Torin Wagner

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December, 2021

Torin Wagner's projects

Recent Activity

Supported a comment by Campbell Gardiner on Engage East Harbour 3 weeks, 1 day ago
Campbell Gardiner
Safe spaces for the LGBTQ+ community are essential, as well as promoting and celebrating Toronto's diversity in a thoughtful way. It is increasingly hard to find fun events that are out of the ordinary in Toronto... many nightclubs, venues and spaces have closed in favour of condos and gentrification. The city is getting increasingly sterile for people to live in. Liveability is not just good transportation circulating, affordability etc. I commend some of the comments regarding culture and arts, we need more of this in Toronto and I think East Harbour could excel at being an arty district. I also would like this place to have a European feel in terms of character, putting people over cars, a joie de vivre of sorts. I am quite scared that this will feel like Hudson yards or other developments like Canary Wharf - it always seems that these highly commercial sites always aim to be entertainment or cultural hubs of sorts but it never comes to fruition, it almost always feels banal (having done business in both cities multiple times). Please think more about what makes neighbourhoods exciting and inspiring - think beyond libraries and community centres. More considerate work needs to be done on how to inspire character here, the public realm ideas were fairly interesting, but there still seemed to be an emphasis on big-box retailers and less of an ambitious plan challenging any kind of planning binary around people, recreation, and culture.
Supported a comment by S. Walker on Engage East Harbour 3 weeks, 1 day ago
S. Walker
Community Arts and Culture are very important. One of the most driving factors of living in Toronto is the amazing culture and art we have in the city. This development needs to consider this an a important feature of the space. Development should also consider access to space for artists and a space of gathering and events for the public. Similar to the front street promenade.
Supported a comment by David V on Engage East Harbour 3 weeks, 1 day ago
David V
How to make this site arts and culture destination rather than just employment. Should come alive at night, as well as day. Year-round events, festivals, night life, music and multi-season events are key to full-year place to experience.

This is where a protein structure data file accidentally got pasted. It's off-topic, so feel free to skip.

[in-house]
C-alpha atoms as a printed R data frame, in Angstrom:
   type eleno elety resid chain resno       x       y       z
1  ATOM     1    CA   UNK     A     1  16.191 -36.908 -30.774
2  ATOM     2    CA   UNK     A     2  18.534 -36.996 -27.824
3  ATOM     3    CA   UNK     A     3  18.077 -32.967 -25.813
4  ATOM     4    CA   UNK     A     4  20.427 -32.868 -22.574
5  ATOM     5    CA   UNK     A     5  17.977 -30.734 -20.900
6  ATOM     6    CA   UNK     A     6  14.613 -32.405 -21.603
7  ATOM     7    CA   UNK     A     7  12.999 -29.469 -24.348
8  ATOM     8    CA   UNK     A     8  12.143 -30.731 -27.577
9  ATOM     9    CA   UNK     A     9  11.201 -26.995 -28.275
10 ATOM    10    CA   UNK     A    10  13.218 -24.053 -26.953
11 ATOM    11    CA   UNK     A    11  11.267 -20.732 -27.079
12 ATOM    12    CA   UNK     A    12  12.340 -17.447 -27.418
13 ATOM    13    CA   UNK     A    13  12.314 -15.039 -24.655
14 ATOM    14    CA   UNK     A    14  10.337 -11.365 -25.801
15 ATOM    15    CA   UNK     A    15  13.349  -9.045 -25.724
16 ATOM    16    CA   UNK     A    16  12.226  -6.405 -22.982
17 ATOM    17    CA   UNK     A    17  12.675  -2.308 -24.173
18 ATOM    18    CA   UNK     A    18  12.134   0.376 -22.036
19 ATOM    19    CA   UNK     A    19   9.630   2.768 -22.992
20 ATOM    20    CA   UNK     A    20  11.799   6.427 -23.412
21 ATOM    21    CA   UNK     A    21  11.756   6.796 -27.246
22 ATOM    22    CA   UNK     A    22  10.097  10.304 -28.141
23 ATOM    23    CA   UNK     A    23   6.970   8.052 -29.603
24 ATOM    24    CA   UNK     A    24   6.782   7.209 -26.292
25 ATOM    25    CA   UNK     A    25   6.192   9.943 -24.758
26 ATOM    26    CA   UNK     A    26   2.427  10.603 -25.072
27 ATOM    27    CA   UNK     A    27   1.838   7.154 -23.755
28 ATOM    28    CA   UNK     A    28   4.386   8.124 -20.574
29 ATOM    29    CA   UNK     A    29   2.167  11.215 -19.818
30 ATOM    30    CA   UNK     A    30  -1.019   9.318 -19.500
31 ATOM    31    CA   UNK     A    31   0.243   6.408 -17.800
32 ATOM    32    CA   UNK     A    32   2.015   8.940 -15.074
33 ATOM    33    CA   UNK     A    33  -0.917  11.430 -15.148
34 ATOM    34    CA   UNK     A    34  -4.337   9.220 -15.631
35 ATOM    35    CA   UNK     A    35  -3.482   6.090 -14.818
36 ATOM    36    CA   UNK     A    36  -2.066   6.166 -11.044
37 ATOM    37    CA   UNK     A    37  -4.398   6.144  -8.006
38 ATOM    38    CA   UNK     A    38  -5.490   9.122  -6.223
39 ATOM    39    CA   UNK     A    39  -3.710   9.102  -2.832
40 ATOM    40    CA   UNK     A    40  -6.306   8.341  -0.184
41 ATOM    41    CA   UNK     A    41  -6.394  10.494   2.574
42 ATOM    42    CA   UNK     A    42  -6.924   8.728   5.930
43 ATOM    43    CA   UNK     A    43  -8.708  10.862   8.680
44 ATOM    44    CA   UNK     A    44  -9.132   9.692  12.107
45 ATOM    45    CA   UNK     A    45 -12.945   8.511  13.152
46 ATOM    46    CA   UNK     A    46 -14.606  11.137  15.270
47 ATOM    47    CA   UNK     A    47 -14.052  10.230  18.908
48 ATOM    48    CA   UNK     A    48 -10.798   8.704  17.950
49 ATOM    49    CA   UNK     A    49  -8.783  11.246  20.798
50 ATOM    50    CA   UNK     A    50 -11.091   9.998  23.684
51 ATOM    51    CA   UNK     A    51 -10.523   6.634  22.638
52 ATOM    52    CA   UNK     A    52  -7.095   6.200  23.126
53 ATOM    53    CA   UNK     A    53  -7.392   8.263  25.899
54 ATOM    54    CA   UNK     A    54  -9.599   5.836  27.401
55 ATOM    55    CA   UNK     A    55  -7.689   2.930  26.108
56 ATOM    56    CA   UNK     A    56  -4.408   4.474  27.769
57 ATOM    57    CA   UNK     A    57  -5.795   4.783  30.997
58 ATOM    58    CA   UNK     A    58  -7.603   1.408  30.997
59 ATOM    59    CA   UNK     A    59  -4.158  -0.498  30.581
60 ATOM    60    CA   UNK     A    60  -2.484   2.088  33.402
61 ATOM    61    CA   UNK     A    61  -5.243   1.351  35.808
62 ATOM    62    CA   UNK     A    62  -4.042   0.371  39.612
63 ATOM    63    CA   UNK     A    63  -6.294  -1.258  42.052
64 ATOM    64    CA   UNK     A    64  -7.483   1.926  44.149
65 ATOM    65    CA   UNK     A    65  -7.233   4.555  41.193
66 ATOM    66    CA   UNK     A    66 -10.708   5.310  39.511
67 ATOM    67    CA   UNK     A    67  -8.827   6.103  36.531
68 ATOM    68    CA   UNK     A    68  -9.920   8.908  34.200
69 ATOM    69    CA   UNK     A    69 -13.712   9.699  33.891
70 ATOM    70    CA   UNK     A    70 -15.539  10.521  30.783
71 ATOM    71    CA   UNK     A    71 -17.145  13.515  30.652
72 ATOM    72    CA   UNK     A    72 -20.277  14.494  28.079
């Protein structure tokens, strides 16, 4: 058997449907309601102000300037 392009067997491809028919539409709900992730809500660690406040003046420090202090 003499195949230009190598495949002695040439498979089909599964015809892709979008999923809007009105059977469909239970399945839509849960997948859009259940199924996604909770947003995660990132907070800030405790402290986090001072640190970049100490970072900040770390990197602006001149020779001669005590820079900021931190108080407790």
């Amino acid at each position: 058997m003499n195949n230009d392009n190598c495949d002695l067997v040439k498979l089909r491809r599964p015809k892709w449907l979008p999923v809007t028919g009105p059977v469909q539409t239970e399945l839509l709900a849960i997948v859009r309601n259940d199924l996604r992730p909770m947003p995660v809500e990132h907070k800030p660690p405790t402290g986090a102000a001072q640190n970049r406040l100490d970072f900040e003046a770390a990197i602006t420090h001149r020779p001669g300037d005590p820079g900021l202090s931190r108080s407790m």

Supported a comment by mike gohl on Engage East Harbour 3 weeks, 1 day ago
mike gohl
I agree. No more ugly bland glass towers in East Harbour! I would also like to see lumber, wood, timber and make Canada a known place for this kind of architecture as well as exploring those kinds of materials you suggested!
Supported a comment by Jason Self on Engage East Harbour 3 weeks, 1 day ago
Jason Self
Ensure the built form respects the vernacular of the immediate area. Don't build generic condos with glass spandral, instead use brick and other 'home' elements. The public realm is key as is a zero carbon footprint
Supported a comment by Cairns Deleway on Engage East Harbour 3 weeks, 1 day ago
Cairns Deleway
I completely agree with you, Joe. Montreal has the upper hand when it comes to entertainment, culture and fun. Streets in Montreal that are mostly pedestrian scaled accommodate circus arts, performers, all types of flexible arts/culture installations. Toronto has a business flair but not really a culture flair aside from a few small districts. East Harbour is probably our last shot to reclaim this, considering it is one of the last largest undeveloped parcels of land.

If Toronto cannot compete culturally with other major players, it will not be a desirable place to live, visit or work. Being Canada's most visited destination, we have to expand on this but also remember how residents are used to venues being replaced by condos.

I am worried that any entertainment venues will appeal strictly to the working-class, wealthier office folks in a similar fashion to Canary Wharf. I hope this site will engage & attract youth, as well as the wider arts community.